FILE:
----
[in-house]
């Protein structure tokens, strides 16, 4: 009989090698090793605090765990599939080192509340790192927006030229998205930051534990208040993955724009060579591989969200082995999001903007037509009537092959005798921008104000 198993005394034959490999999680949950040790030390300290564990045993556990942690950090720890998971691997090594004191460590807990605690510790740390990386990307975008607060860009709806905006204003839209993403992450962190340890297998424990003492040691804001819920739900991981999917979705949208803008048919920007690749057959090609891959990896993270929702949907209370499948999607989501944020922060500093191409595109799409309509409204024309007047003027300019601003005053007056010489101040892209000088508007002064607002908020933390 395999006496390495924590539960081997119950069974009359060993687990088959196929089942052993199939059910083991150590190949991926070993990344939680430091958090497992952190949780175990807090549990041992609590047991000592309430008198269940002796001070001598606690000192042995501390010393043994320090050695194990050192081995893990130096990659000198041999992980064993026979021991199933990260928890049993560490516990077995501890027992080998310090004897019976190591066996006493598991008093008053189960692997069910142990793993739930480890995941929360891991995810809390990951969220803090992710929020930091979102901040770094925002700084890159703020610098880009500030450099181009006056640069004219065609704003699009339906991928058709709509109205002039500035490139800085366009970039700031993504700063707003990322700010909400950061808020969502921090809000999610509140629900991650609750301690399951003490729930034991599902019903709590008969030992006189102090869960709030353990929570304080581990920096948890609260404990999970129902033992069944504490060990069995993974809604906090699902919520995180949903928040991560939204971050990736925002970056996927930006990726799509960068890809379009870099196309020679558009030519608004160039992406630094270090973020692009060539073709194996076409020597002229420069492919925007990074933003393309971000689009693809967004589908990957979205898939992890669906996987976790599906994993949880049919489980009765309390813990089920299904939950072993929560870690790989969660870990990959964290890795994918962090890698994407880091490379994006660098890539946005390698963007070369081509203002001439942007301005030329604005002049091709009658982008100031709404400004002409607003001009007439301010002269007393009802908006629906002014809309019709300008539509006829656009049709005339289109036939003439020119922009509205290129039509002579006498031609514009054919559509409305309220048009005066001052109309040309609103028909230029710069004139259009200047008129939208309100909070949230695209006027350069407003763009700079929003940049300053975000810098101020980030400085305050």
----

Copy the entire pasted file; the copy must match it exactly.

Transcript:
[in-house]
């Protein structure tokens, strides 16, 4: 009989090698090793605090765990599939080192509340790192927006030229998205930051534990208040993955724009060579591989969200082995999001903007037509009537092959005798921008104000 198993005394034959490999999680949950040790030390300290564990045993556990942690950090720890998971691997090594004191460590807990605690510790740390990386990307975008607060860009709806905006204003839209993403992450962190340890297998424990003492040691804001819920739900991981999917979705949208803008048919920007690749057959090609891959990896993270929702949907209370499948999607989501944020922060500093191409595109799409309509409204024309007047003027300019601003005053007056010489101040892209000088508007002064607002908020933390 395999006496390495924590539960081997119950069974009359060993687990088959196929089942052993199939059910083991150590190949991926070993990344939680430091958090497992952190949780175990807090549990041992609590047991000592309430008198269940002796001070001598606690000192042995501390010393043994320090050695194990050192081995893990130096990659000198041999992980064993026979021991199933990260928890049993560490516990077995501890027992080998310090004897019976190591066996006493598991008093008053189960692997069910142990793993739930480890995941929360891991995810809390990951969220803090992710929020930091979102901040770094925002700084890159703020610098880009500030450099181009006056640069004219065609704003699009339906991928058709709509109205002039500035490139800085366009970039700031993504700063707003990322700010909400950061808020969502921090809000999610509140629900991650609750301690399951003490729930034991599902019903709590008969030992006189102090869960709030353990929570304080581990920096948890609260404990999970129902033992069944504490060990069995993974809604906090699902919520995180949903928040991560939204971050990736925002970056996927930006990726799509960068890809379009870099196309020679558009030519608004160039992406630094270090973020692009060539073709194996076409020597002229420069492919925007990074933003393309971000689009693809967004589908990957979205898939992890669906996987976790599906994993949880049919489980009765309390813990089920299904939950072993929560870690790989969660870990990959964290890795994918962090890698994407880091490379994006660098890539946005390698963007070369081509203002001439942007301005030329604005002049091709009658982008100031709404400004002409607003001009007439301010002269007393009802908006629906002014809309019709300008539509006829656009049709005339289109036939003439020119922009509205290129039509002579006498031609514009054919559509409305309220048009005066001052109309040309609103028909230029710069004139259009200047008129939208309100909070949230695209006027350069407003763009700079929003940049300053975000810098101020980030400085305050």